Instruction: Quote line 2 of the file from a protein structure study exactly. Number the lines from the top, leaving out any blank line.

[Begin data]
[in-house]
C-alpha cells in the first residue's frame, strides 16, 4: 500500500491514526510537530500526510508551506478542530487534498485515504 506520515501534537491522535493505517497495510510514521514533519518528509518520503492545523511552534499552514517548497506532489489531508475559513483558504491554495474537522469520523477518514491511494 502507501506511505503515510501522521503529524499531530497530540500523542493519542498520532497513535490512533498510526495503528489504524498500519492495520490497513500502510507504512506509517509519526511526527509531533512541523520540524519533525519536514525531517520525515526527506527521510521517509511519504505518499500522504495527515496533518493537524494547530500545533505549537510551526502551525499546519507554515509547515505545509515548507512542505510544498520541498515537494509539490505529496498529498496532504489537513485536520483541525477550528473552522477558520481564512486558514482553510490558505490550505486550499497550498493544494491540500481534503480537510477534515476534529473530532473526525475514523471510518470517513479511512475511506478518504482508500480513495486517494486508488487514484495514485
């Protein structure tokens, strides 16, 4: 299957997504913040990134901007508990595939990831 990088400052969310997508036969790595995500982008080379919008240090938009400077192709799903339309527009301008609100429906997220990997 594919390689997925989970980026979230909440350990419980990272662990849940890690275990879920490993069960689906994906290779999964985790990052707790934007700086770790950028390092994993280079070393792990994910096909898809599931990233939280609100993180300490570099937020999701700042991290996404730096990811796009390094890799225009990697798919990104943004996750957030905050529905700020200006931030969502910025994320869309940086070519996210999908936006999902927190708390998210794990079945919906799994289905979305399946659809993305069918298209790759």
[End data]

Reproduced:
C-alpha cells in the first residue's frame, strides 16, 4: 500500500491514526510537530500526510508551506478542530487534498485515504 506520515501534537491522535493505517497495510510514521514533519518528509518520503492545523511552534499552514517548497506532489489531508475559513483558504491554495474537522469520523477518514491511494 502507501506511505503515510501522521503529524499531530497530540500523542493519542498520532497513535490512533498510526495503528489504524498500519492495520490497513500502510507504512506509517509519526511526527509531533512541523520540524519533525519536514525531517520525515526527506527521510521517509511519504505518499500522504495527515496533518493537524494547530500545533505549537510551526502551525499546519507554515509547515505545509515548507512542505510544498520541498515537494509539490505529496498529498496532504489537513485536520483541525477550528473552522477558520481564512486558514482553510490558505490550505486550499497550498493544494491540500481534503480537510477534515476534529473530532473526525475514523471510518470517513479511512475511506478518504482508500480513495486517494486508488487514484495514485